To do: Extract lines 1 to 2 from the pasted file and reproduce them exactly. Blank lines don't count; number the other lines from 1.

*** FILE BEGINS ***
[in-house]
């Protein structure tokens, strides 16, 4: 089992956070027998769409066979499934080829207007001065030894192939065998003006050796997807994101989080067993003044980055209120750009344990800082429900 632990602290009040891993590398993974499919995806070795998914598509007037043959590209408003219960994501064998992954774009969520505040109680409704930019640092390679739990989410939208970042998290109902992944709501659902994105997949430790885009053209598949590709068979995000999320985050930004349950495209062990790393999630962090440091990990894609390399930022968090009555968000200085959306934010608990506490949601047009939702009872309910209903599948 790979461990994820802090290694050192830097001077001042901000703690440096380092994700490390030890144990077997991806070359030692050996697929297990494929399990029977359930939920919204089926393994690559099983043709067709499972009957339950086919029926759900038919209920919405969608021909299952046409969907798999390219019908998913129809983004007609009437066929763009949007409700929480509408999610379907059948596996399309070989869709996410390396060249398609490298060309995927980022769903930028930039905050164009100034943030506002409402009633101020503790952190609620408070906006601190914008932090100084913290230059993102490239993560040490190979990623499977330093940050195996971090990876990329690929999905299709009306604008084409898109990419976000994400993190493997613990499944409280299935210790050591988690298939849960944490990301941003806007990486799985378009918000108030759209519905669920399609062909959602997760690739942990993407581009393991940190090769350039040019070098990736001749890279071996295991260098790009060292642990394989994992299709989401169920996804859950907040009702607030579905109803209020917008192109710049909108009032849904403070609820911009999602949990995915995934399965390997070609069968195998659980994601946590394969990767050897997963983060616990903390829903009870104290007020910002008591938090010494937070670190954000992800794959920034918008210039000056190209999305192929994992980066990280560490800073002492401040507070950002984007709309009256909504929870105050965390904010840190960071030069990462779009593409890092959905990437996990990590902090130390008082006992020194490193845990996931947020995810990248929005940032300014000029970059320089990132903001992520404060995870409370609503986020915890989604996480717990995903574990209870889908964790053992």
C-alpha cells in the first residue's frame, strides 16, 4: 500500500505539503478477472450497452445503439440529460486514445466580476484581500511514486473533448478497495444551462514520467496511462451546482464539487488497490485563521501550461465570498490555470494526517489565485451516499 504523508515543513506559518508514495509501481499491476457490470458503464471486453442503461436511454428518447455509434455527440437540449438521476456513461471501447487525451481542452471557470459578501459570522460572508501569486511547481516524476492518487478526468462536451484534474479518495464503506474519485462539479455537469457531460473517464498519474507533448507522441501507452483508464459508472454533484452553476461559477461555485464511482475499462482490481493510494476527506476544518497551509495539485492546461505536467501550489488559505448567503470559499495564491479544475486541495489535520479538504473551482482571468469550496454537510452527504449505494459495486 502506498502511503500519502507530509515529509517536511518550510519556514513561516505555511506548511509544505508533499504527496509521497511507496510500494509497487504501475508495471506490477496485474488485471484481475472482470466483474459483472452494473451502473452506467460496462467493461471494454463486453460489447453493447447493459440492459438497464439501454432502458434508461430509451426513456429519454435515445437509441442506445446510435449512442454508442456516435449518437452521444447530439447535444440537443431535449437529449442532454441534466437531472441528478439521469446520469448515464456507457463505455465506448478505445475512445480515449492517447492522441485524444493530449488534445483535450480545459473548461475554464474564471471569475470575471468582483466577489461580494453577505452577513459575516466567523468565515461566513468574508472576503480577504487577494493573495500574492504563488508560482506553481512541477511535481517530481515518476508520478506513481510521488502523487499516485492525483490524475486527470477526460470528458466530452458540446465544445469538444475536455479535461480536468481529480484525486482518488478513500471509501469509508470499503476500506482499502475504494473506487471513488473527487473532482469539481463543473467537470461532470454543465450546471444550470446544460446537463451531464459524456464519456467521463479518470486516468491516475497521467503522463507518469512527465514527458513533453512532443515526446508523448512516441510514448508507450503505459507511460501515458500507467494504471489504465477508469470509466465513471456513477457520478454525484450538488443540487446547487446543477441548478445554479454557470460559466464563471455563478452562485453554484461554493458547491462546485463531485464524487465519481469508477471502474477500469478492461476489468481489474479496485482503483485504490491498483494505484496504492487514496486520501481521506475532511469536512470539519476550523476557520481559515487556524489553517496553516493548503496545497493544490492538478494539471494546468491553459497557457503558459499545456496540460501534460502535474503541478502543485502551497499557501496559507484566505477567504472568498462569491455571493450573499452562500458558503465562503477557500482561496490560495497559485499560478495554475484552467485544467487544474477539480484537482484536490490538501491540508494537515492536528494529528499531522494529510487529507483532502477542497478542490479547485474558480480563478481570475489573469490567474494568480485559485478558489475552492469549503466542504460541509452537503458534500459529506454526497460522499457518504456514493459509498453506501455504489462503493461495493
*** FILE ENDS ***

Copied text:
[in-house]
């Protein structure tokens, strides 16, 4: 089992956070027998769409066979499934080829207007001065030894192939065998003006050796997807994101989080067993003044980055209120750009344990800082429900 632990602290009040891993590398993974499919995806070795998914598509007037043959590209408003219960994501064998992954774009969520505040109680409704930019640092390679739990989410939208970042998290109902992944709501659902994105997949430790885009053209598949590709068979995000999320985050930004349950495209062990790393999630962090440091990990894609390399930022968090009555968000200085959306934010608990506490949601047009939702009872309910209903599948 790979461990994820802090290694050192830097001077001042901000703690440096380092994700490390030890144990077997991806070359030692050996697929297990494929399990029977359930939920919204089926393994690559099983043709067709499972009957339950086919029926759900038919209920919405969608021909299952046409969907798999390219019908998913129809983004007609009437066929763009949007409700929480509408999610379907059948596996399309070989869709996410390396060249398609490298060309995927980022769903930028930039905050164009100034943030506002409402009633101020503790952190609620408070906006601190914008932090100084913290230059993102490239993560040490190979990623499977330093940050195996971090990876990329690929999905299709009306604008084409898109990419976000994400993190493997613990499944409280299935210790050591988690298939849960944490990301941003806007990486799985378009918000108030759209519905669920399609062909959602997760690739942990993407581009393991940190090769350039040019070098990736001749890279071996295991260098790009060292642990394989994992299709989401169920996804859950907040009702607030579905109803209020917008192109710049909108009032849904403070609820911009999602949990995915995934399965390997070609069968195998659980994601946590394969990767050897997963983060616990903390829903009870104290007020910002008591938090010494937070670190954000992800794959920034918008210039000056190209999305192929994992980066990280560490800073002492401040507070950002984007709309009256909504929870105050965390904010840190960071030069990462779009593409890092959905990437996990990590902090130390008082006992020194490193845990996931947020995810990248929005940032300014000029970059320089990132903001992520404060995870409370609503986020915890989604996480717990995903574990209870889908964790053992």